Prescriptions of tramadol for the treatment of headache and other types of pain have increased in recent years. Because it was not scheduled as a controlled substance by the Drug Enforcement Administration until 2014, the misconception may remain that tramadol is a safer option with less risk of dependence and adverse effects compared with other opioids.
A review published in Current Pain and Headache Reports highlights the the need for clinicians to remain vigilant when prescribing tramadol, as its concurrent use with opioids poses a risk of serotonin toxicity.1
Healthcare providers continue to overprescribe opioids for headache despite associated potential for abuse, headache-related disability, and rebound headache.2
In addition, many physicians are unaware of the risk of serotonin toxicity from opioid use, particularly when combined with antidepressant medications. This is primarily due the lack of relevant instruction in most medical schools and residency programs, according to co-author Hossein Ansari, MD, FAHS, an assistant professor of neuroscience and director of the headache clinic at the University of California, San Diego.
The physicians who most commonly prescribe opioids – pain specialists, primary care doctors, and emergency department physicians – typically have not had “even one minute of formal didactic lecture on clinical pharmacy during their residency training, so when would they learn about this interaction?” he said. “The answer is ‘never,’ so they keep prescribing since they simply do not have the medical knowledge about it,” he told Clinical Pain Advisor.
This knowledge gap can have life-threatening consequences, including the risk of serotonin toxicity, which can lead to the potentially fatal serotonin syndrome (SS).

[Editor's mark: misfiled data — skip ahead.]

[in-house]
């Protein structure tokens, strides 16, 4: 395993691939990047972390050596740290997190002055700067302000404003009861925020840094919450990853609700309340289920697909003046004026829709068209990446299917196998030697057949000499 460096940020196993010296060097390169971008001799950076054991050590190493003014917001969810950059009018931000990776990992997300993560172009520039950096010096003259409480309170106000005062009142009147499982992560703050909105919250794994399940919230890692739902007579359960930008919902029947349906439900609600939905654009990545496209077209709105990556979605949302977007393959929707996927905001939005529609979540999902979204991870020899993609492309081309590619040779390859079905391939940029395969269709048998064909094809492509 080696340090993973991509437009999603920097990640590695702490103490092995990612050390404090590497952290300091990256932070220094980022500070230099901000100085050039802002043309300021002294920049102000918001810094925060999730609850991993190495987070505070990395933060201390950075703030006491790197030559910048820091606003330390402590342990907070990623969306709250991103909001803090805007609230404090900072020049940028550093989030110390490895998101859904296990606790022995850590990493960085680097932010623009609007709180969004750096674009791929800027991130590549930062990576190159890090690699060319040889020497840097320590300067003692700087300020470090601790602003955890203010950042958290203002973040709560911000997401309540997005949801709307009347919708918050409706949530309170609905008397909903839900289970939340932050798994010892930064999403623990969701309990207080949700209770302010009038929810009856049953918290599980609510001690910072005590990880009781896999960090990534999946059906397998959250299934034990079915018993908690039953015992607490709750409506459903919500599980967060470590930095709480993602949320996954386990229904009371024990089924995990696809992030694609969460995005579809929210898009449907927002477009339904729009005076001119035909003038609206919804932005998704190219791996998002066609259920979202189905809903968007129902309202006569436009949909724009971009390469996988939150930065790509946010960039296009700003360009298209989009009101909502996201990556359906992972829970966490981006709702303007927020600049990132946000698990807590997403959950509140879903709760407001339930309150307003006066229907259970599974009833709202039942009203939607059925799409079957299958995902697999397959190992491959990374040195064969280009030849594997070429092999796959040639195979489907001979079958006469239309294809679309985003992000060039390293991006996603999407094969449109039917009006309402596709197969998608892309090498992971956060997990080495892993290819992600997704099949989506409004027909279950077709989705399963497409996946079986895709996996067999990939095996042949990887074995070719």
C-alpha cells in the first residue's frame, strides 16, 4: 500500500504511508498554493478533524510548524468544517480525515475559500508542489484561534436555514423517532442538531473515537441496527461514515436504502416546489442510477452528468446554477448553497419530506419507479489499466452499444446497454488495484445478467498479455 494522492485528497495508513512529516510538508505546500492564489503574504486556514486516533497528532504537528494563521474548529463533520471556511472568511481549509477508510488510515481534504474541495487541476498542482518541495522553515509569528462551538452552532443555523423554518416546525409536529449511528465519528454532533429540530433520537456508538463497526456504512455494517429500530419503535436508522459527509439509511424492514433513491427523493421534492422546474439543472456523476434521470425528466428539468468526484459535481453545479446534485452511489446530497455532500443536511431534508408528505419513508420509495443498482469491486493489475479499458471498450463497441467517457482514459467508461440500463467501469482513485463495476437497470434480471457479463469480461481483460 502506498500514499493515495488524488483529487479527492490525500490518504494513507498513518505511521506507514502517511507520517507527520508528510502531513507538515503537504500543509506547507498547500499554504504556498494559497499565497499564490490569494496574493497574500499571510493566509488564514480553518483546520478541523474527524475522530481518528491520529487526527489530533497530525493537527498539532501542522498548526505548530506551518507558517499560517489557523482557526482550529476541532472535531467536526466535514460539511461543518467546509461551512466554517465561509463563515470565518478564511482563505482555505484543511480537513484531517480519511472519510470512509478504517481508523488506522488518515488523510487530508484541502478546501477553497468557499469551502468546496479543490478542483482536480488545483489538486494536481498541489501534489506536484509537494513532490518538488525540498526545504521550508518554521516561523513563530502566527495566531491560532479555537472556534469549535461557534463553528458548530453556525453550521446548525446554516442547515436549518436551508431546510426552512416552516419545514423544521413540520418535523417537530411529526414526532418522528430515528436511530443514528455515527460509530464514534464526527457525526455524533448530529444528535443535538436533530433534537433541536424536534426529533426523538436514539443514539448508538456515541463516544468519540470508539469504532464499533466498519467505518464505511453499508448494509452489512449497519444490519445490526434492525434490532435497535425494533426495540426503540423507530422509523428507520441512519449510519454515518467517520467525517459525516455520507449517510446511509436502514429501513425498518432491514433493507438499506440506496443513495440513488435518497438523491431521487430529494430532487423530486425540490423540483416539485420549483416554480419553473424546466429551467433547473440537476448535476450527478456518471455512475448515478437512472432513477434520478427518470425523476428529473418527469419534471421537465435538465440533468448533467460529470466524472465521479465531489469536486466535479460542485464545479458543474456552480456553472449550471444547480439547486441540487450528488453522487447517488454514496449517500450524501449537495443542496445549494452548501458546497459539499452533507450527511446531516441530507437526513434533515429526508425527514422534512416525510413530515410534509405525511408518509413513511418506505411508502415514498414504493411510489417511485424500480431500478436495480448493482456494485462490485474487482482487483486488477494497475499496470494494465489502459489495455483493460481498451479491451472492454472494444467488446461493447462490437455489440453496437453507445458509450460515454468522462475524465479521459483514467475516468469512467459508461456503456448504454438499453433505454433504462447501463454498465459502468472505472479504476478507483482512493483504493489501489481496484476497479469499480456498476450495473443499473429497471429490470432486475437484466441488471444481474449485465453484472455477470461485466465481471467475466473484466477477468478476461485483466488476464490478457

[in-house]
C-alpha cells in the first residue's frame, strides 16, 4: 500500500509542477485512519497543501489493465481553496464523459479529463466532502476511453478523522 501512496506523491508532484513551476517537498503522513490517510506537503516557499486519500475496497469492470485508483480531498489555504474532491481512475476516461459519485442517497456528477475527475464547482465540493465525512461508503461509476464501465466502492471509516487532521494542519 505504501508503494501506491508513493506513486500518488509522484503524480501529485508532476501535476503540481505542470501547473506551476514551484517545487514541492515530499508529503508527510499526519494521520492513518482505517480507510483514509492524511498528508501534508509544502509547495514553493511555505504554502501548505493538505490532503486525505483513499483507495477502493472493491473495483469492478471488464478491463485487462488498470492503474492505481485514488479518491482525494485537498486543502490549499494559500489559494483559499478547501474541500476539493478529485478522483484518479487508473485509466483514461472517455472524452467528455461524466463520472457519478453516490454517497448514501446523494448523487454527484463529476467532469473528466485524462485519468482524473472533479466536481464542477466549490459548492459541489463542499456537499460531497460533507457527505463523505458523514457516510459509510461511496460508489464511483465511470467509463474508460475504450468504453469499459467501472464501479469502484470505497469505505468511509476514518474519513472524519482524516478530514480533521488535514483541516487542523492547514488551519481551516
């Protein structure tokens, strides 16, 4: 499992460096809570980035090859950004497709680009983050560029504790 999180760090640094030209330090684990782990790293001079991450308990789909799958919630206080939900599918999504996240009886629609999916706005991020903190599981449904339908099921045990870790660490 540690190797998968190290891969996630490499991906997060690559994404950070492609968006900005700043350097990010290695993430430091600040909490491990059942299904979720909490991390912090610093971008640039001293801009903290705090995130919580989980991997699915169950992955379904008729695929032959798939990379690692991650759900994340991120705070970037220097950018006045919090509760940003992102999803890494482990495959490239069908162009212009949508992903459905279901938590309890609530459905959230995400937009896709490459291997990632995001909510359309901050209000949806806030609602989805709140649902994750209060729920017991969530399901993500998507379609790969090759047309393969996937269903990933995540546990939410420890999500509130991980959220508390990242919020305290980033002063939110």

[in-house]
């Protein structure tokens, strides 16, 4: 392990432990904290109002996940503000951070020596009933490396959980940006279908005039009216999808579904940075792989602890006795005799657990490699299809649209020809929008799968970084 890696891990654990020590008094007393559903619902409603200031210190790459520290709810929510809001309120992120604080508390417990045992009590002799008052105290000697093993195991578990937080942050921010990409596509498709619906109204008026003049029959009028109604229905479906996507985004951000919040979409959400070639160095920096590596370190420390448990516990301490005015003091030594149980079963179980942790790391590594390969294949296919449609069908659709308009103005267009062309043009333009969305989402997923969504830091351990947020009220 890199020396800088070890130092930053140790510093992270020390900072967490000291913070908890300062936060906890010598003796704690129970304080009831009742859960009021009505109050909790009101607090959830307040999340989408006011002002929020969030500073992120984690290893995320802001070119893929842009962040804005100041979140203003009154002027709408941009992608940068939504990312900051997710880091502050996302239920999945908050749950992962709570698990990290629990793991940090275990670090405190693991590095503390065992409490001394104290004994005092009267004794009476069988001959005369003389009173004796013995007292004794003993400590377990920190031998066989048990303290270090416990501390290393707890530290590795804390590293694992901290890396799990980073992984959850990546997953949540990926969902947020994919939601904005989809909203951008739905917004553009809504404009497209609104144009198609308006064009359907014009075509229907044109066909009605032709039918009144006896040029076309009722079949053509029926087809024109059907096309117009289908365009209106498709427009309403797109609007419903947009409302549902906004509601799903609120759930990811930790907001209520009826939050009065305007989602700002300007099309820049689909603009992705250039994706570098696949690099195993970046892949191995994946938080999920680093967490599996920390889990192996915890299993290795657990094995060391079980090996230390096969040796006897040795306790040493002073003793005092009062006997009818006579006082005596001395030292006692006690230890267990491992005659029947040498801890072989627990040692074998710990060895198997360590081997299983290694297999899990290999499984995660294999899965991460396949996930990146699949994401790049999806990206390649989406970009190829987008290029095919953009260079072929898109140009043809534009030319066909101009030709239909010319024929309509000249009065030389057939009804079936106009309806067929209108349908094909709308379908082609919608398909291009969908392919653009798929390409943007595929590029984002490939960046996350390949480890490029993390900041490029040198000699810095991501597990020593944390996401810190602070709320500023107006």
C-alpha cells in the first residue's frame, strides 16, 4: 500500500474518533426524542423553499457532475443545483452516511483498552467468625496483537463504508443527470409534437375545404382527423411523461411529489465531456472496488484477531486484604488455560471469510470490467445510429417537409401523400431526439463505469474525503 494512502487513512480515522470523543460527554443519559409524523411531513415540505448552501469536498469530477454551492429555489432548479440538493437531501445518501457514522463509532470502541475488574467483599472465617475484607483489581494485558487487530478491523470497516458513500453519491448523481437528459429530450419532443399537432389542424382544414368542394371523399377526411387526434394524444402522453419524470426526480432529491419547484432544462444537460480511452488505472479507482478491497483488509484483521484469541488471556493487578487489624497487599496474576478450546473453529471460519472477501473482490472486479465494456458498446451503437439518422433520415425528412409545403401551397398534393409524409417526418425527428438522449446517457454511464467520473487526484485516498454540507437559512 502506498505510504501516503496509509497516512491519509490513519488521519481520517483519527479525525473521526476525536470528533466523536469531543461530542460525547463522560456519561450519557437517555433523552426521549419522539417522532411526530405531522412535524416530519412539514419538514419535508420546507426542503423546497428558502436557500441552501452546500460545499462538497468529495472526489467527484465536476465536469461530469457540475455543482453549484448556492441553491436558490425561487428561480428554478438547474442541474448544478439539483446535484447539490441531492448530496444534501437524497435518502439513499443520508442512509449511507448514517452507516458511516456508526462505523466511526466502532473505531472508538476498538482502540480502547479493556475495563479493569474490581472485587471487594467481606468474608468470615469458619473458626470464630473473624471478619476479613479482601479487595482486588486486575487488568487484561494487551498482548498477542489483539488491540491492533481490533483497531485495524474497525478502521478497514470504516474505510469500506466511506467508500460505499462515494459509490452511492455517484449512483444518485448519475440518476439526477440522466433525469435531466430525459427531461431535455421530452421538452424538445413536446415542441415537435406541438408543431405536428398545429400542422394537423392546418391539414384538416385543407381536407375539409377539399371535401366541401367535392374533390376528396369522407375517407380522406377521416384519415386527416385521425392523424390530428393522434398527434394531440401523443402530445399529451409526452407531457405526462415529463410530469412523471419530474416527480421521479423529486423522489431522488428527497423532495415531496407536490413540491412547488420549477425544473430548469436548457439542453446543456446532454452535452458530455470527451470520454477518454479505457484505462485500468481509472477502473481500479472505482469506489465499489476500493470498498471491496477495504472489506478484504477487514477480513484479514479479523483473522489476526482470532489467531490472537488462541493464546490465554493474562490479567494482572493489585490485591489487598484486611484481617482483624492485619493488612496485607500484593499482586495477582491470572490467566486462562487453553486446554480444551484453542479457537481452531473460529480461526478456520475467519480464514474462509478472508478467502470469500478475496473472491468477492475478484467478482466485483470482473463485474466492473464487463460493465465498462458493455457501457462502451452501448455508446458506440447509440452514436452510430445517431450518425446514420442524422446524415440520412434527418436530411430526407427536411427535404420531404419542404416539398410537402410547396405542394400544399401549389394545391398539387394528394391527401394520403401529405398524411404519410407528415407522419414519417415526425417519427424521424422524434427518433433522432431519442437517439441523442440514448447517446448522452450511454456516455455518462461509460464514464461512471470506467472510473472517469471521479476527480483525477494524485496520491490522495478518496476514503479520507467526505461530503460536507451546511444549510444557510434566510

Patients either starting a serotonin-based treatment, or stepping up their dosage may develop SS triggered by overstimulation ofpostsynaptic serotonin receptors. Symptoms associated with SS vary widely and a lack of awareness of its features can lead to frequent under-diagnosis or misdiagnosis.
The current review of relevant research found that the majority of SS cases occurred with tramadol use vs other opioid analgesics usedconcomitantly with a serotonergic drug.
Prevention of SS is key, and although various sets of diagnostic criteria have been developed, they may primarily identify patients with advanced serotonin toxicity. Physicians should be aware that any patient taking a serotonergic opioid, particularly in combination with another serotonergic drug is at risk of toxicity.
A detailed examination of a patient’s active medication list is critically important, and the authors propose that early detection of serotonin excess may be facilitated by viewing it along a spectrum of the following 3 stages, which may overlap in some cases.
Summary and Clinical Applicability
Limitations and Disclosures
No limitations noted.
- Ansari H, Kouti L. Drug Interaction and Serotonin Toxicity with Opioid Use: Another Reason to Avoid Opioids in Headache and Migraine Treatment. Curr Pain Headache Rep. 2016; 20(8):50.
- Casucci G, Cevoli S. Controversies in migraine treatment: opioids should be avoided. Neurol Sci. 2013; 34 Suppl 1:S125-8.